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09 November 2016

Why Not a Collage of Electoral Colleges?

It looks like, for the fourth time, we will end up with a president who did not win the popular vote.

The Electoral College exists because the Founders feared a popular vote could lead to winners who would represent the interests of a particular region(s) without widespread support nationally. Essentially, it was a way to control for region (or state, more accurately). For example, you could imagine a candidate who was very popular in the Northeast Megalopolis and in Southern California but unpopular everywhere between and who could easily win a popular election. This is a reasonable fear. Why stop with Regionalism, though? After all, most of us today have other aspects of our identity that outway our regional concerns. Race, class, and gender, for starters, could be controlled for. As they are becoming increasingly important, why not control for the college-educated/non-college-educated or urban/rural divides? My point is that, while the interests of the states might have been paramount in 1787, they are not today. In one way, our nation is far more culturally homogenous than could have been anticipated at the founding; in other ways, we are far more diverse than we have ever been. The Constitution has enshrined a solution to a problem that no longer exists.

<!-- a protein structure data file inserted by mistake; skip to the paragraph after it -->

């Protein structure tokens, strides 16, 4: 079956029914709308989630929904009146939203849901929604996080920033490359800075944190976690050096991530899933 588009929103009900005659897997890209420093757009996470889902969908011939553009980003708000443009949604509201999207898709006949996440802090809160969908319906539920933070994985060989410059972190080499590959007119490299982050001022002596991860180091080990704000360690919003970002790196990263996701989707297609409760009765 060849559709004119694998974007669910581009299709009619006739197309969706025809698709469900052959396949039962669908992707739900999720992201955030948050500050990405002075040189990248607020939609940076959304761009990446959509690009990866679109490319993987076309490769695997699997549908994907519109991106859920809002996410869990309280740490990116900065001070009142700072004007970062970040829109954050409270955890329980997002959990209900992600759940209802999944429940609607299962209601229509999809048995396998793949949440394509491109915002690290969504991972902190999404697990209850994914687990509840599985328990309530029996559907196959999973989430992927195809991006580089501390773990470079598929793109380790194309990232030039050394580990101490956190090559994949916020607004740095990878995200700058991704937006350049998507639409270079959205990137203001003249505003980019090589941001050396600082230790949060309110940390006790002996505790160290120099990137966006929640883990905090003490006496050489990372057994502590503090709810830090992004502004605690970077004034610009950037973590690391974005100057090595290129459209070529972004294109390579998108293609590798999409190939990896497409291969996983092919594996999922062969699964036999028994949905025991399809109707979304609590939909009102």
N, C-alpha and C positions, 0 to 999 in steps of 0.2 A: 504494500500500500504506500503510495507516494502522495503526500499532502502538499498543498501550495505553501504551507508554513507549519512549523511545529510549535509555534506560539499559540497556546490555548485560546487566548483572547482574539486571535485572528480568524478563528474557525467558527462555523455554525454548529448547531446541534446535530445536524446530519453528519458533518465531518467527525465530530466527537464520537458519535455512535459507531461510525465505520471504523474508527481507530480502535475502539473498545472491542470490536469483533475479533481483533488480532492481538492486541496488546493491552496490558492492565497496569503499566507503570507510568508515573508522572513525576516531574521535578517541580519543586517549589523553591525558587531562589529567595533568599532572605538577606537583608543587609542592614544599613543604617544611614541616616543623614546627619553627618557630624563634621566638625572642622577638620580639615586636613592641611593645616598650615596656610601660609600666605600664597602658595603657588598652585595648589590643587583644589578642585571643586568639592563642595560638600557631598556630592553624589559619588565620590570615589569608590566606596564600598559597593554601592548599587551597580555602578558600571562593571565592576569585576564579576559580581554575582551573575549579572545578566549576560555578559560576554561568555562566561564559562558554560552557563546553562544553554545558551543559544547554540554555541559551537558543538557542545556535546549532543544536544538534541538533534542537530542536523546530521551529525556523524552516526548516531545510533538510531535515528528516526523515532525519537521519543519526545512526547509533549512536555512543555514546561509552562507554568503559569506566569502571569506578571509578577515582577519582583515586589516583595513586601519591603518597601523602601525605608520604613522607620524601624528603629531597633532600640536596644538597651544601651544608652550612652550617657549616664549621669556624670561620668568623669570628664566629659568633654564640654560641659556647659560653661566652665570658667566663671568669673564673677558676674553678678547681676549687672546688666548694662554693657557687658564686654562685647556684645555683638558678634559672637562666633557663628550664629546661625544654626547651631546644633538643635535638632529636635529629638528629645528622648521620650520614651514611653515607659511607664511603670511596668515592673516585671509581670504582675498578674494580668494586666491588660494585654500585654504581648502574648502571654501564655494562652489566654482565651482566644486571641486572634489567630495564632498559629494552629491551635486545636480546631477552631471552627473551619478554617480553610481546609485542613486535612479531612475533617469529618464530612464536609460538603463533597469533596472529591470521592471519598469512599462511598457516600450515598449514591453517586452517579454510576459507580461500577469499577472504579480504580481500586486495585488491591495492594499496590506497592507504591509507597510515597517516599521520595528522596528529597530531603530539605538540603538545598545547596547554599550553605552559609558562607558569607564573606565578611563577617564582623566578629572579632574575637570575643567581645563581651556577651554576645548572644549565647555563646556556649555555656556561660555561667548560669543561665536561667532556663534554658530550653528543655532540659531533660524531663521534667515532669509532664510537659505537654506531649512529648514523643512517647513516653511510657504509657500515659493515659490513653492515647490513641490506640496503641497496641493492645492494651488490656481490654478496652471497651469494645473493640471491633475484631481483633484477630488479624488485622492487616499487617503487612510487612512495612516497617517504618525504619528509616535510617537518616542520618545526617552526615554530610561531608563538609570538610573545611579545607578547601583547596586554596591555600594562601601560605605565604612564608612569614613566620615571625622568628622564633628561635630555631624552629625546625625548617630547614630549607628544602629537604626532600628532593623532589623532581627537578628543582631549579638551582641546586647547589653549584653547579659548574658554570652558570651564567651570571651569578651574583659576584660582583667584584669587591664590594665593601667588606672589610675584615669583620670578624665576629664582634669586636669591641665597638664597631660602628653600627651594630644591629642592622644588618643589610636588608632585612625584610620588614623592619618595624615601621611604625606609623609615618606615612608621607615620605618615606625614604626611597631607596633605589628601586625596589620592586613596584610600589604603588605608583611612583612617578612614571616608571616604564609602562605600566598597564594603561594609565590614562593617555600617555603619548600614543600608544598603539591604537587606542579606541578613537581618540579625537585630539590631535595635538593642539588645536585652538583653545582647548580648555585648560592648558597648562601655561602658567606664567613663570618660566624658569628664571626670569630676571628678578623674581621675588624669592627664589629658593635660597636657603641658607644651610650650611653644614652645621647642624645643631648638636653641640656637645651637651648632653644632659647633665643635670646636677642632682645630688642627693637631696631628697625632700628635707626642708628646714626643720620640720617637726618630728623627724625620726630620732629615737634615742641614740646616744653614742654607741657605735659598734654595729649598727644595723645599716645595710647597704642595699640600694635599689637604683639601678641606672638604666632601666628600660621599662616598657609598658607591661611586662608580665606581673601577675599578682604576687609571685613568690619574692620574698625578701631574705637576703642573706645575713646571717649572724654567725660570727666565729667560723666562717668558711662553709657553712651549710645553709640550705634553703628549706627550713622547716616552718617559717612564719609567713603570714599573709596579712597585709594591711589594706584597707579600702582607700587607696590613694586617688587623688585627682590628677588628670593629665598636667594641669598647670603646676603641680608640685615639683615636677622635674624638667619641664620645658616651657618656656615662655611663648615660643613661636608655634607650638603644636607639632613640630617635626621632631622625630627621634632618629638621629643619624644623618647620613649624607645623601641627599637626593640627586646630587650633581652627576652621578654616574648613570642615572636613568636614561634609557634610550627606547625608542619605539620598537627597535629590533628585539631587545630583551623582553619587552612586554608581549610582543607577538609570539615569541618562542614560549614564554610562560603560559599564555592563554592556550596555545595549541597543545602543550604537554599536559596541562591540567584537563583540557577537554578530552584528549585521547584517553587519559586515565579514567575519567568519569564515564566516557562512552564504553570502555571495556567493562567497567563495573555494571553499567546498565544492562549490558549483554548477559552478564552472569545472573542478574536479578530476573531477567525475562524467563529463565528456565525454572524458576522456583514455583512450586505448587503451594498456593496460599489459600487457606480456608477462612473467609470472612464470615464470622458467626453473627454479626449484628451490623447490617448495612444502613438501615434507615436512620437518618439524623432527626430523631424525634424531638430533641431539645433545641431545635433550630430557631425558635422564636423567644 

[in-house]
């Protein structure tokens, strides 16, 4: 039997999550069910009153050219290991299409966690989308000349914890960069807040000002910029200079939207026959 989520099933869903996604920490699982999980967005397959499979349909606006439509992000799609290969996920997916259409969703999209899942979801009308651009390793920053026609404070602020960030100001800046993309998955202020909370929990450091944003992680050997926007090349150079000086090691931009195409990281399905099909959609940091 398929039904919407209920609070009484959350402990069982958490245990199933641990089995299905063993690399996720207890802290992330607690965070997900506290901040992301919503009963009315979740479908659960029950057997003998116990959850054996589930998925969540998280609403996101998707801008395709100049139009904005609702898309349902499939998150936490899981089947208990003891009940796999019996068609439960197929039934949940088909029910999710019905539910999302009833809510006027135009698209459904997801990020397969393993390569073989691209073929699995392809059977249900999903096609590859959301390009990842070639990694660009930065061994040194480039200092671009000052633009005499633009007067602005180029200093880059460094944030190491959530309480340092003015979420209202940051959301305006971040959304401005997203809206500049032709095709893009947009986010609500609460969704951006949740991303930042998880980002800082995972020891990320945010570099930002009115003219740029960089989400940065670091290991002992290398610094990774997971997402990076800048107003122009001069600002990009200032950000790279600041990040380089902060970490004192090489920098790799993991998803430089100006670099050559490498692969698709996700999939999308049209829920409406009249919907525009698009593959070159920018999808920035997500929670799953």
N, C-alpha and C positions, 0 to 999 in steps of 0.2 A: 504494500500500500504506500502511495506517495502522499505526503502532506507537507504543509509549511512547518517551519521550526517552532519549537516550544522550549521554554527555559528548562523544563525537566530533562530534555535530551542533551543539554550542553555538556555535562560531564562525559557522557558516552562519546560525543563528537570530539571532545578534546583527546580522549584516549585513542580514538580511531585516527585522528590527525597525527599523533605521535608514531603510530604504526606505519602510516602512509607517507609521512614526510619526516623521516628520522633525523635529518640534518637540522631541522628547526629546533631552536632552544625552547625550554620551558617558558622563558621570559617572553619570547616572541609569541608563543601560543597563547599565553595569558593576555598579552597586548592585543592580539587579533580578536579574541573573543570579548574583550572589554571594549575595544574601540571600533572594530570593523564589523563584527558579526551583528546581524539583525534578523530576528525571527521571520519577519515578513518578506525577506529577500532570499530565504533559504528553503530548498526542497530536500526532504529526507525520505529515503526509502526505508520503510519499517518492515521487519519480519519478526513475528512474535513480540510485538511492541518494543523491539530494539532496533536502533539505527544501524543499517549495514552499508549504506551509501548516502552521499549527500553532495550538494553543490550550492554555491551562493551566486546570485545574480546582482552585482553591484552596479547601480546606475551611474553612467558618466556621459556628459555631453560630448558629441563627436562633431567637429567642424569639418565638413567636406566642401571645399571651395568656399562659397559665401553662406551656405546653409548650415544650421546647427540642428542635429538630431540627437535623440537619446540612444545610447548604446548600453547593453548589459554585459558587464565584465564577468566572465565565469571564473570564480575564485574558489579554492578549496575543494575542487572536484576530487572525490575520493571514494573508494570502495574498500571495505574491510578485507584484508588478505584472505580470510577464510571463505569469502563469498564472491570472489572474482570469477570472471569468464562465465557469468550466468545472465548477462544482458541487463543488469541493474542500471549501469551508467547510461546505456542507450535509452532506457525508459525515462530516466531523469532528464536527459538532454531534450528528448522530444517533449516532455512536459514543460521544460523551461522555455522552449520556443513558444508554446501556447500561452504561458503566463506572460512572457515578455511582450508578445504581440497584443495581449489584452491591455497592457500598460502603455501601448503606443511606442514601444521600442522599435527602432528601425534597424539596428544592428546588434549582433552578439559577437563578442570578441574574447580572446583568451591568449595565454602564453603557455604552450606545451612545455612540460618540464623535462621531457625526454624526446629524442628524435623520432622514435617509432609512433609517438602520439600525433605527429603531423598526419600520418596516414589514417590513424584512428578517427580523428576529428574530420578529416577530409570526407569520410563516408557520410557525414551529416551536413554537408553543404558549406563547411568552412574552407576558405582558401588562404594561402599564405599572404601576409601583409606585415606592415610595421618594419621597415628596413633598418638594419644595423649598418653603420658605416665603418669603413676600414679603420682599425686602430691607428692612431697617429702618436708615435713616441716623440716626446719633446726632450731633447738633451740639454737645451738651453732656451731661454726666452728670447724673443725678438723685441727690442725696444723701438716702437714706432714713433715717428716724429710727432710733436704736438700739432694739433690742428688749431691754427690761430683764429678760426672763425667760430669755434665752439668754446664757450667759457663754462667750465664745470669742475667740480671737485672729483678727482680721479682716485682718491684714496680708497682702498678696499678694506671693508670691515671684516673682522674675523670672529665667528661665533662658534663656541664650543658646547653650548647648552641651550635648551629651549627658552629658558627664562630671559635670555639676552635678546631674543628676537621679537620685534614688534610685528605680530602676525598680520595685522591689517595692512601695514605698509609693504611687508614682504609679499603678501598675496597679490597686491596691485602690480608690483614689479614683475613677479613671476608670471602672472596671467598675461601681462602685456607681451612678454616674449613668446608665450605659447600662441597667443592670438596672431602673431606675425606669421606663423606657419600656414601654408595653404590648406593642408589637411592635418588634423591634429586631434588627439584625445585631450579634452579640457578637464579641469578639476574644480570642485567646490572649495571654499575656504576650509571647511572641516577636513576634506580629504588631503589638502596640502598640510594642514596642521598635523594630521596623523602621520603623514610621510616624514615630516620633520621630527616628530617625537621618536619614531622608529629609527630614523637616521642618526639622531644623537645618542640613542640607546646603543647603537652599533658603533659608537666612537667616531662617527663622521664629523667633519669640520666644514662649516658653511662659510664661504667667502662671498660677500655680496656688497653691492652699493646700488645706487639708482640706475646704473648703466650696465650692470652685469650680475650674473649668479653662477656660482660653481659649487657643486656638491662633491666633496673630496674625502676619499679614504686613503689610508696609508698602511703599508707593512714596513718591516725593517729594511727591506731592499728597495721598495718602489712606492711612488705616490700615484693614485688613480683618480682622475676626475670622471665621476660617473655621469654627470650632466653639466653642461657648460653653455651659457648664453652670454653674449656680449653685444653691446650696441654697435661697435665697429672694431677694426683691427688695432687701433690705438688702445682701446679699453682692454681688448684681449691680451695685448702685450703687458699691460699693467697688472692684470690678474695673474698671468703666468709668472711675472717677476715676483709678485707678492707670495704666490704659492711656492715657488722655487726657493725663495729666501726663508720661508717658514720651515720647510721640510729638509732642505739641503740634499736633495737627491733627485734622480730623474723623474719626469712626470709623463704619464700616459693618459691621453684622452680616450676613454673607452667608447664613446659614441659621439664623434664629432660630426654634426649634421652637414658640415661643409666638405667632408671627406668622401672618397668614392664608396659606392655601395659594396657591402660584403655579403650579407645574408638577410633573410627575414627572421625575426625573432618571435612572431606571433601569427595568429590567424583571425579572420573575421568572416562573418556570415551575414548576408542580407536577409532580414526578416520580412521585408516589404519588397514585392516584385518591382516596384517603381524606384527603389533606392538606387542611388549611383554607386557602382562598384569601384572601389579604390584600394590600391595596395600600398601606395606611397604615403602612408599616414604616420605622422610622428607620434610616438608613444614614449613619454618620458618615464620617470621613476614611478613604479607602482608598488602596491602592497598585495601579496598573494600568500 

I am not actually arguing for a demographically-corrected Electoral College. That would be impractical. Instead, let's just go with the popular vote for now.

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